Last week was a high-energy one for me. A group of top-level executives from Kenya and Nigeria came to IESE. This week is part of their programs back at Strathmore Business School and Lagos Business School. I say the week was high-energy for me because I get re-energized whenever I am with Africans, as one of my colleagues tells me. I spent Monday morning teaching them, and participated in several activities throughout the week.
Of particular interest was a session in which both Africans and Europeans shared their views about market opportunities in the continent. The need to create alliances between companies from both sides came across bluntly.
One of the speakers noted that many foreign companies want to enter African markets with 100 % ownership. “The moment you don’t include locals, you are already at disadvantage,” he said. Instead, if the local company shares ownership they’ll be proud of that business and will be highly motivated to make it work.
For alliances to work, both partners need to feel at par. There’s a risk that Western companies entering alliances position themselves as the ones contributing the most to value creation. This is a huge mistake. Each African market has its own peculiarities, as I try to show through this blog. And it’s anything but easy for a newcomer to succeed. As an example, take a look at one of my posts on the Nigerian real estate industry. The need to partner with local companies that contribute market knowledge is critical.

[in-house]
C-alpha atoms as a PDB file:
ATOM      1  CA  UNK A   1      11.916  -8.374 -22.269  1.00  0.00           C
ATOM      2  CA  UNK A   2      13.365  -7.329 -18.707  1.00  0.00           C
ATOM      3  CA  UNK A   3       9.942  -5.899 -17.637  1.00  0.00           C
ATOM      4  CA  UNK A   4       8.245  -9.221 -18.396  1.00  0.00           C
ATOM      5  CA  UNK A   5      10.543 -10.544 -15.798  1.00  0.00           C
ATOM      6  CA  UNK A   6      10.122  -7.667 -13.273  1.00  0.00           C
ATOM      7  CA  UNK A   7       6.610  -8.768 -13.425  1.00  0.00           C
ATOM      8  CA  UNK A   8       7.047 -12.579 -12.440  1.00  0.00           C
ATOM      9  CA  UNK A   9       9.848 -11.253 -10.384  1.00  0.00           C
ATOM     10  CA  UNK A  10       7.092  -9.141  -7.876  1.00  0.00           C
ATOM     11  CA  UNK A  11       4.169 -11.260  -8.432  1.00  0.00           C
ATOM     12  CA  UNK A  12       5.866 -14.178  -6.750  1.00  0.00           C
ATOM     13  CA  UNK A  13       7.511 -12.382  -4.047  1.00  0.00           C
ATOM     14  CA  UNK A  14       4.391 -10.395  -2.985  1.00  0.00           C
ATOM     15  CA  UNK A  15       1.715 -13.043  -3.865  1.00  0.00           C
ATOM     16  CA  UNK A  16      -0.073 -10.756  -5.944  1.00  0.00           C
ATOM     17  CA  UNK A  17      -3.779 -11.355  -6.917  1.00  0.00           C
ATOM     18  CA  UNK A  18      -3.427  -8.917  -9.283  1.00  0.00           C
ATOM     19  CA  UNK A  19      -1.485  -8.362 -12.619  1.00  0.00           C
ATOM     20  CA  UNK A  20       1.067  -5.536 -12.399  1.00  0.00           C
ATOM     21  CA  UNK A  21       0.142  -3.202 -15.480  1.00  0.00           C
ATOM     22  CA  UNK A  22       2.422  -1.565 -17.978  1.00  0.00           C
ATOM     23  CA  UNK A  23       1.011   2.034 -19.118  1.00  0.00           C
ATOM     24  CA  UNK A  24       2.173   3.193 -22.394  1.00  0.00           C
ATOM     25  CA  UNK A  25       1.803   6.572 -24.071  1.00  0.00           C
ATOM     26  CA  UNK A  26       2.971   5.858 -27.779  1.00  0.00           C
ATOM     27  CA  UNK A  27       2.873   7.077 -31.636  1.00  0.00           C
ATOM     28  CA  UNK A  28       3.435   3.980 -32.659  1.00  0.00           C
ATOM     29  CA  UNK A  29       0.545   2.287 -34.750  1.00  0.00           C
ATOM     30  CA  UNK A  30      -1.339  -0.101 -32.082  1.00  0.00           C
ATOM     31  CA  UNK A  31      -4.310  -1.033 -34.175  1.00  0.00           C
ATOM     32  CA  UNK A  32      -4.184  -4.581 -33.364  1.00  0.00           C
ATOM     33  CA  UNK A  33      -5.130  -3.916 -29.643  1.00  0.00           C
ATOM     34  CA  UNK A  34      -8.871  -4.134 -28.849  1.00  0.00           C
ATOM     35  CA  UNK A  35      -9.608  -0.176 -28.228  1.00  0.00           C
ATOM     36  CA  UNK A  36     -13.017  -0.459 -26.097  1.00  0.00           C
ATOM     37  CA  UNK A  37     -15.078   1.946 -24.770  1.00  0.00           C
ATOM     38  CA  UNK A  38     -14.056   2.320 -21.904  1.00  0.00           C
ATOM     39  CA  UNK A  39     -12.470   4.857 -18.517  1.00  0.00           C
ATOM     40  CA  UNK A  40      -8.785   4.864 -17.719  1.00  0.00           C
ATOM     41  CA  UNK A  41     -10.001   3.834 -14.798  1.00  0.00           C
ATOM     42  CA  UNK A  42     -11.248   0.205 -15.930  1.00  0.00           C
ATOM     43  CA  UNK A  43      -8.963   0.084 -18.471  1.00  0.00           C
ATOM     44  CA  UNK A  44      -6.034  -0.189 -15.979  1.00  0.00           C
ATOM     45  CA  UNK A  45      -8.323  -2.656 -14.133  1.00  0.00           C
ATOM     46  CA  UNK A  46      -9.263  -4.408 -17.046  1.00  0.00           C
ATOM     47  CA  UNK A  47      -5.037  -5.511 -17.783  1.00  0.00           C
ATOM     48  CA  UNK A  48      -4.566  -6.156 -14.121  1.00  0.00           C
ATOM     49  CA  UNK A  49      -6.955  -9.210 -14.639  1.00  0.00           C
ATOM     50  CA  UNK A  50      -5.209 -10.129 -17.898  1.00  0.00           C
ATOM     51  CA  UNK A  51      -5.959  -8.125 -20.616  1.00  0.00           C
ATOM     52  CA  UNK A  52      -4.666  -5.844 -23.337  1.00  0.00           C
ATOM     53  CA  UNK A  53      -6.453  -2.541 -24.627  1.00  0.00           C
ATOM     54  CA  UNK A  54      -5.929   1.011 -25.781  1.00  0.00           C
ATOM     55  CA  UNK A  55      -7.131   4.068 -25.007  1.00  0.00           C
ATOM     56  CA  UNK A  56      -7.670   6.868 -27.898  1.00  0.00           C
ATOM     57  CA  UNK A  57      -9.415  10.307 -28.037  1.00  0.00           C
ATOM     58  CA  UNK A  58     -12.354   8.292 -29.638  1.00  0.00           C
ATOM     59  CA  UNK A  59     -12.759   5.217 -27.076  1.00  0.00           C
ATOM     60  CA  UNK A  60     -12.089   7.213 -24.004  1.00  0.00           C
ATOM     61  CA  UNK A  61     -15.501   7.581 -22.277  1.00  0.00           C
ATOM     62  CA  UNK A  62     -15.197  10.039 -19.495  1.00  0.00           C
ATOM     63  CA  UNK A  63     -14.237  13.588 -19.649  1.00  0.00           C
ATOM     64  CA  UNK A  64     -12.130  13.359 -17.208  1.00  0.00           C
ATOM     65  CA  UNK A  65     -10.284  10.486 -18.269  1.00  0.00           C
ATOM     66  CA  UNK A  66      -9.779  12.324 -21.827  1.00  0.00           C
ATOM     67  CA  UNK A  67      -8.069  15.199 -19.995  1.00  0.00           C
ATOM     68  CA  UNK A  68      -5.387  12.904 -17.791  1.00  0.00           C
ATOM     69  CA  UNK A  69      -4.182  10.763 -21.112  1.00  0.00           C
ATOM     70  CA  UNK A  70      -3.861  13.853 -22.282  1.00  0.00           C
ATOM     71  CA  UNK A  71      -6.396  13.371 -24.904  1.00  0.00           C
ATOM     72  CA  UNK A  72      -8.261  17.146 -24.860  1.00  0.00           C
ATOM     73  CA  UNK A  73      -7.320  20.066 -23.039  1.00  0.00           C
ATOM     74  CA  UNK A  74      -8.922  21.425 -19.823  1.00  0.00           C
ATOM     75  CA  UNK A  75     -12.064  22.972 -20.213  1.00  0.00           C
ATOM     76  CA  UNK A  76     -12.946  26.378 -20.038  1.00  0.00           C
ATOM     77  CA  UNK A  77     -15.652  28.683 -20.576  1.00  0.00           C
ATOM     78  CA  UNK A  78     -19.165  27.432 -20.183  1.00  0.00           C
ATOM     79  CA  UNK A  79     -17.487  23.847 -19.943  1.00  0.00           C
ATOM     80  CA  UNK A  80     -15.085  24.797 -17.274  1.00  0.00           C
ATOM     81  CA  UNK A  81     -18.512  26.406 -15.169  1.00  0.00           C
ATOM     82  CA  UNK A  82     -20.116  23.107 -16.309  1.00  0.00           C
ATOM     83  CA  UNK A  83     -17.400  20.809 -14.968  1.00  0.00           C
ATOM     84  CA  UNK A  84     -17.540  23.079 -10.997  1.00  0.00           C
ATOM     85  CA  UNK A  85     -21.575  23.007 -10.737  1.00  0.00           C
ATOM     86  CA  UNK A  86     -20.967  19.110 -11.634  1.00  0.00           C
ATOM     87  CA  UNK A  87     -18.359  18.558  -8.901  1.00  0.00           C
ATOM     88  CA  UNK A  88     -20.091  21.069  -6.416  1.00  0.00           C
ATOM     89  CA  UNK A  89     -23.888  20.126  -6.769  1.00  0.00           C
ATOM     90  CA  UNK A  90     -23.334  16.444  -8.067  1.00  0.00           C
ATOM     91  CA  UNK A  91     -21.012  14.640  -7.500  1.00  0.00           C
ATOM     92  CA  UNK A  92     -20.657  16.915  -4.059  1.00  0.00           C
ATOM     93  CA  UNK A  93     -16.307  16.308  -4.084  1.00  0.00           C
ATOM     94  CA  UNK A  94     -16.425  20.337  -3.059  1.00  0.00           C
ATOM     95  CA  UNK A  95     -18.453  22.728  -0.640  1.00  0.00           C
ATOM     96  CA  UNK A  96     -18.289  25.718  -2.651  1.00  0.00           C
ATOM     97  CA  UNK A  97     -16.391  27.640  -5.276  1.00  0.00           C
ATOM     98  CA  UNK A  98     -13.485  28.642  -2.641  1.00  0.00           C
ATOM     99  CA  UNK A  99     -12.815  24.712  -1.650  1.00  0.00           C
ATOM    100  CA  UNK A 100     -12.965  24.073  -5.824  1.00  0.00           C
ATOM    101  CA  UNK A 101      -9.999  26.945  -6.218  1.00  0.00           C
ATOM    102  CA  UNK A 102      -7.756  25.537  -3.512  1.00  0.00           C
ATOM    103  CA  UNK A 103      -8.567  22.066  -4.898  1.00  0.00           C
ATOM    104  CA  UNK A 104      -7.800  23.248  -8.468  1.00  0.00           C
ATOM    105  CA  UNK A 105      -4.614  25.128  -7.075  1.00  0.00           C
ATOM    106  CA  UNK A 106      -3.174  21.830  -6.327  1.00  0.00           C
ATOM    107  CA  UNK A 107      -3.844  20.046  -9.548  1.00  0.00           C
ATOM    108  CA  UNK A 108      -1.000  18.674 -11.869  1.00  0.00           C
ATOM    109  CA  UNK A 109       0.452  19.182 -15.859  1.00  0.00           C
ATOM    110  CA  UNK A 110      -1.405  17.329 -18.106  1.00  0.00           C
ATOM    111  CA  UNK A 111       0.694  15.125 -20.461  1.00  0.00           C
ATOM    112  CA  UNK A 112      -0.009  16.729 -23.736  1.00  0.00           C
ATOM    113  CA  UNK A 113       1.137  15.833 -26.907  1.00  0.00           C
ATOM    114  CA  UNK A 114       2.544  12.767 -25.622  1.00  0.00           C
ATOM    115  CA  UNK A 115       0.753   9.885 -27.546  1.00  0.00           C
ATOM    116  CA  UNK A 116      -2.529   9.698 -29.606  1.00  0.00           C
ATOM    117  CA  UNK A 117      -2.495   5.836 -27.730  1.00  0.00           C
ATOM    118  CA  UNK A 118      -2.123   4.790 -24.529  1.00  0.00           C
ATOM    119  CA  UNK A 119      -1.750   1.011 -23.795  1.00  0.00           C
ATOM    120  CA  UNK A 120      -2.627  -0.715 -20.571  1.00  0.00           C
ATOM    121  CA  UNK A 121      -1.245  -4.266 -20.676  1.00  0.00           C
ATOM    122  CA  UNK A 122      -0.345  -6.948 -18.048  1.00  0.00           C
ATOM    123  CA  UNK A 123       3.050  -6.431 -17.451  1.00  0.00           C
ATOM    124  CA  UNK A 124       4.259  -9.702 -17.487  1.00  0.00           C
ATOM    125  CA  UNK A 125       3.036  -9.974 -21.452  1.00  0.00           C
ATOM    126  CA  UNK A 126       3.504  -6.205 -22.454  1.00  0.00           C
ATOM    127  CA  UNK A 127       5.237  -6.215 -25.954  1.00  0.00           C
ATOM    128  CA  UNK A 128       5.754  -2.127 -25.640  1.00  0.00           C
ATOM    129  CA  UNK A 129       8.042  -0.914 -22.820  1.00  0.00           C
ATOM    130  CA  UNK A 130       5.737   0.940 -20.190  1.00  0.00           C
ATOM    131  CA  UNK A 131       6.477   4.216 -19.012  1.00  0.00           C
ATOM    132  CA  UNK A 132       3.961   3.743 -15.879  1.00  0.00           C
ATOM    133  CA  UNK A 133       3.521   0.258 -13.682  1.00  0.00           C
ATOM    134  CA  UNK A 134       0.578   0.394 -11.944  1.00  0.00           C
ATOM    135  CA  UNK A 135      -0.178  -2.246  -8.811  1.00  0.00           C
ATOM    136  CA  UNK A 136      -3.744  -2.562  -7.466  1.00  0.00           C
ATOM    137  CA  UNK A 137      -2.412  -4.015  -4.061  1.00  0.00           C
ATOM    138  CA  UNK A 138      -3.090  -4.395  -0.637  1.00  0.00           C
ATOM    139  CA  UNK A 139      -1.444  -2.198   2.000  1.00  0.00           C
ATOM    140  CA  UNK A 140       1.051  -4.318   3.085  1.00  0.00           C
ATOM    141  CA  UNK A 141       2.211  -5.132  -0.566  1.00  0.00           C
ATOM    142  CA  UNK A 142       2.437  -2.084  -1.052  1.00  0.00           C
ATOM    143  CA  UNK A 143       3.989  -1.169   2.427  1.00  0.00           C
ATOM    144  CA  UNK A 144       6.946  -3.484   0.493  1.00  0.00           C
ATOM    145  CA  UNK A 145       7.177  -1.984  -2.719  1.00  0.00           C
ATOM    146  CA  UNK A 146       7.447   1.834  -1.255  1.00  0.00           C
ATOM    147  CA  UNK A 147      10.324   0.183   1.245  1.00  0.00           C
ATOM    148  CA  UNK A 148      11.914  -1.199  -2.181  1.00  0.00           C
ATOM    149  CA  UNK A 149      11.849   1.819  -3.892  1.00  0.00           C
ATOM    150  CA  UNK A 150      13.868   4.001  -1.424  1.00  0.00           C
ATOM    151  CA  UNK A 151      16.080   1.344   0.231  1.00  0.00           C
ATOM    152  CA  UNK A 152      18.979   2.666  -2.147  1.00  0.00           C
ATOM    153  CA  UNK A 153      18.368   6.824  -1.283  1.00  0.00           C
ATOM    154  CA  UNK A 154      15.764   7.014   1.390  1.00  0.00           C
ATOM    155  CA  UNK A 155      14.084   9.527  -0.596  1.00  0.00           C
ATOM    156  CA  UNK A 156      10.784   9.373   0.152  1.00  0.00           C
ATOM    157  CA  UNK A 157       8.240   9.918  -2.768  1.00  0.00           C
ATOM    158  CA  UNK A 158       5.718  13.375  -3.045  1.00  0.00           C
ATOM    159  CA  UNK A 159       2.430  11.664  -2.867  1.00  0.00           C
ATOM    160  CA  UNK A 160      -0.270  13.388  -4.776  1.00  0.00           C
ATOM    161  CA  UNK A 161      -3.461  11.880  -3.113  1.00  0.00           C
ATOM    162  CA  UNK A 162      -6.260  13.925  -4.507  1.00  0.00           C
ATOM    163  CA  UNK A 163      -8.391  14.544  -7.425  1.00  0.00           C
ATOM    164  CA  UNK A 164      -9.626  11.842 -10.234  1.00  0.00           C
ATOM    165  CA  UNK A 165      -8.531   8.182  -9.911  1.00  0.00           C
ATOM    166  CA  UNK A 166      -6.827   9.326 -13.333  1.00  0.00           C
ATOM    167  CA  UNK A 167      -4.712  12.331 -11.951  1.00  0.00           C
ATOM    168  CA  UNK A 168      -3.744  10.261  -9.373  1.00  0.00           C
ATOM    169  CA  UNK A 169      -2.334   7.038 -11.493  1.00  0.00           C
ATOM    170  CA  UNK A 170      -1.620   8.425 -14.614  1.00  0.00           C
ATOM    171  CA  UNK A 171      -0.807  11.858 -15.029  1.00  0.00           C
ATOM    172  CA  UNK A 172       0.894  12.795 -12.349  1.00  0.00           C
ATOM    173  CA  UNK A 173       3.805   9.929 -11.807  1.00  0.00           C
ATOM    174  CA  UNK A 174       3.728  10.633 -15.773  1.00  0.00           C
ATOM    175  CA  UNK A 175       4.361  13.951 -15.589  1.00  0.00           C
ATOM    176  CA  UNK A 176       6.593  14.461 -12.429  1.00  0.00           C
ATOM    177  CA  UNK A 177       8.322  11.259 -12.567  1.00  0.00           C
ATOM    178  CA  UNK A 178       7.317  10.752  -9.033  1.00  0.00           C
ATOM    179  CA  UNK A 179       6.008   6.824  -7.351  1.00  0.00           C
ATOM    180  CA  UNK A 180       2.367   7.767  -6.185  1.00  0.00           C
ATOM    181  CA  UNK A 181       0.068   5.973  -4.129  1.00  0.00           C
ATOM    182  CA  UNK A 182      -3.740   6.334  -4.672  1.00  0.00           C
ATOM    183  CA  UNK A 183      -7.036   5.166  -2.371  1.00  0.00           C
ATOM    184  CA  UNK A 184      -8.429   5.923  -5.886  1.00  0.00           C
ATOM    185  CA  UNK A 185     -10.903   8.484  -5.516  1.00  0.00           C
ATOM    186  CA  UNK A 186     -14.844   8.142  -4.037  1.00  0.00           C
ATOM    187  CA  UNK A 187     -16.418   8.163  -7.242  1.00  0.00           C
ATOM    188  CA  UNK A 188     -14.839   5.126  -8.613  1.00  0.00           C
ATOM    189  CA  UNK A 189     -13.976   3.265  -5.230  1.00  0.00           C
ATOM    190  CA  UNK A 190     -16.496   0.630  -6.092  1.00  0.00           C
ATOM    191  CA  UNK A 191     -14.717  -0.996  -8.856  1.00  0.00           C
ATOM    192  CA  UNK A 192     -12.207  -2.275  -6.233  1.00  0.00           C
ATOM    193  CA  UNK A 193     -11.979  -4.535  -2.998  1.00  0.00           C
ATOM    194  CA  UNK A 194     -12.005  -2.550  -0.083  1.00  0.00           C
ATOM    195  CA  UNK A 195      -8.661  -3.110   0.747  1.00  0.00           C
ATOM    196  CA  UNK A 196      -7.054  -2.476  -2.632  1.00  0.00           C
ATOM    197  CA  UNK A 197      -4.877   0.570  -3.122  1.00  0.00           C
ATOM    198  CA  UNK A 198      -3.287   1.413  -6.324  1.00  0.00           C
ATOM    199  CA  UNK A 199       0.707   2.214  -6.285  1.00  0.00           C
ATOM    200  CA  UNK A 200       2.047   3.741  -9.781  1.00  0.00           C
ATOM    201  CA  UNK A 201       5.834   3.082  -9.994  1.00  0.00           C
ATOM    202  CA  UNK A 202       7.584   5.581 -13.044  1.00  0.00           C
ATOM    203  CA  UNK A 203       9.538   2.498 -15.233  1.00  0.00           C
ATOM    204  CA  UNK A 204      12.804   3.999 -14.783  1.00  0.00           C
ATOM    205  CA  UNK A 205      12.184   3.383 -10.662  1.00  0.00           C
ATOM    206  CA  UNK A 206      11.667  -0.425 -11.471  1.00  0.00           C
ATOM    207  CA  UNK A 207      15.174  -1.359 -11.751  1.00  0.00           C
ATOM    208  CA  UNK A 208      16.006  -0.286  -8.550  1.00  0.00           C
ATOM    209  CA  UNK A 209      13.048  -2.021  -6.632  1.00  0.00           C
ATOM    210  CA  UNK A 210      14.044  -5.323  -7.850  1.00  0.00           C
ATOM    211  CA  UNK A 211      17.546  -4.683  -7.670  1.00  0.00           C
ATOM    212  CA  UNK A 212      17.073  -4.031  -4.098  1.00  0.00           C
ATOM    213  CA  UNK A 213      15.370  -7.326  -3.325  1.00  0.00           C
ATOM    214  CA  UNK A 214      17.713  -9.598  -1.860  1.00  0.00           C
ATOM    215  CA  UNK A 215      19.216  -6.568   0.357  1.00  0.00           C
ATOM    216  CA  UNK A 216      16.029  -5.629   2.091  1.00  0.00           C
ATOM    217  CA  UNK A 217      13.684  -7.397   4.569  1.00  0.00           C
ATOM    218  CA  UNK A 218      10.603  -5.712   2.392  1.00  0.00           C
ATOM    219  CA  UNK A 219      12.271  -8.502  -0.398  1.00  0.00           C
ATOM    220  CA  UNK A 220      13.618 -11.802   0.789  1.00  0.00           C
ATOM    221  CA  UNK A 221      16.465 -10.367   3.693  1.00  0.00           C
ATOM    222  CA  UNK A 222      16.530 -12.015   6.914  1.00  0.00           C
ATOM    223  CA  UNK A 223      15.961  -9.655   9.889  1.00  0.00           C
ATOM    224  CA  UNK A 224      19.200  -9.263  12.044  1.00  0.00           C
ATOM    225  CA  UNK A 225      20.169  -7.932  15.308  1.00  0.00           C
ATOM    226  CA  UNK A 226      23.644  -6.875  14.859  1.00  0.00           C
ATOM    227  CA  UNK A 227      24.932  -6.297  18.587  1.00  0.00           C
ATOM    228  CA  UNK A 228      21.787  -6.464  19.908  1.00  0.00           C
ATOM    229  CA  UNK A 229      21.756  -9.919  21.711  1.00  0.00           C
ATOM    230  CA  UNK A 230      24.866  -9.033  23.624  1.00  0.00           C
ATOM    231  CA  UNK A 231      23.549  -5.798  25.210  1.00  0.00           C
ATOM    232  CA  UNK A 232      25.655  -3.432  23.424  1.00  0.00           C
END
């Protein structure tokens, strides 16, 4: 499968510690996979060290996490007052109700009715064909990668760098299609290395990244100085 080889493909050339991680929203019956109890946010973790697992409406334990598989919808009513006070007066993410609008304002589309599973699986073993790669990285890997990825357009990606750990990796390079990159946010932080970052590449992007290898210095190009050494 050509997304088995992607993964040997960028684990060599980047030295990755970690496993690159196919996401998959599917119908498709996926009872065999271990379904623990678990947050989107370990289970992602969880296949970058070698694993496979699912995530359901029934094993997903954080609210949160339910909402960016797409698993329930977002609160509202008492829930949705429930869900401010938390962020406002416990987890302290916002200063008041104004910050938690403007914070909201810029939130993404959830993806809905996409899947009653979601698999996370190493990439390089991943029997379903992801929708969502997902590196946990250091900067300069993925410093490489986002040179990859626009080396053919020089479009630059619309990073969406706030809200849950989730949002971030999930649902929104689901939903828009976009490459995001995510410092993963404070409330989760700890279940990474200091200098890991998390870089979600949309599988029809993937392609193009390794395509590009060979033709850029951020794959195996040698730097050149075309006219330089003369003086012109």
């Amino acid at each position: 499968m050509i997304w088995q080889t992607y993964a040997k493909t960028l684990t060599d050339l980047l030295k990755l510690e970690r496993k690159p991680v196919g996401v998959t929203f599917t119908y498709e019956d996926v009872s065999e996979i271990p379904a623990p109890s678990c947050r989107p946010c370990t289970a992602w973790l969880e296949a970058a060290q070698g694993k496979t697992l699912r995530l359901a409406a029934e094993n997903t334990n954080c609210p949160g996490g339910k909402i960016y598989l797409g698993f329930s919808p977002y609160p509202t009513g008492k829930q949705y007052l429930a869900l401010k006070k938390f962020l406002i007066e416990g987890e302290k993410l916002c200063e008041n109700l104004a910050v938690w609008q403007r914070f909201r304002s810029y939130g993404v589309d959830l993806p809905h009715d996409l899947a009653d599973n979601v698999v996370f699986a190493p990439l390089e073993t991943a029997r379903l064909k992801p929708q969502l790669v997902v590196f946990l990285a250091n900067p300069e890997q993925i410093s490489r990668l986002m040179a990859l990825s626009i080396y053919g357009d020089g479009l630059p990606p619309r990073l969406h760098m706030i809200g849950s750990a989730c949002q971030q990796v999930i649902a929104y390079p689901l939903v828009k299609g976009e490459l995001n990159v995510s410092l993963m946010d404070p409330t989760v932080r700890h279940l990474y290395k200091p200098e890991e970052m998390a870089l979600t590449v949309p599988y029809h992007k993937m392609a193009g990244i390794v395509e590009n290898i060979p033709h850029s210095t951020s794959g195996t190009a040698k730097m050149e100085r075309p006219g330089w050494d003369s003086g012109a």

I loved the comment by one of the people in the audience: “Come and engage! But treat us as educated people. In partnering, we’re not going to do the ‘donkey work’ […] And if the rest of the world doesn’t want to take the opportunity, we’ll take it!” I have no doubts this will be the case.
Having taught them about alliances on Monday, I hope to have made a contribution – even if modest – to the future of Africa.
Are you thinking of entering an African market? Are you already thinking about how to find a partner there?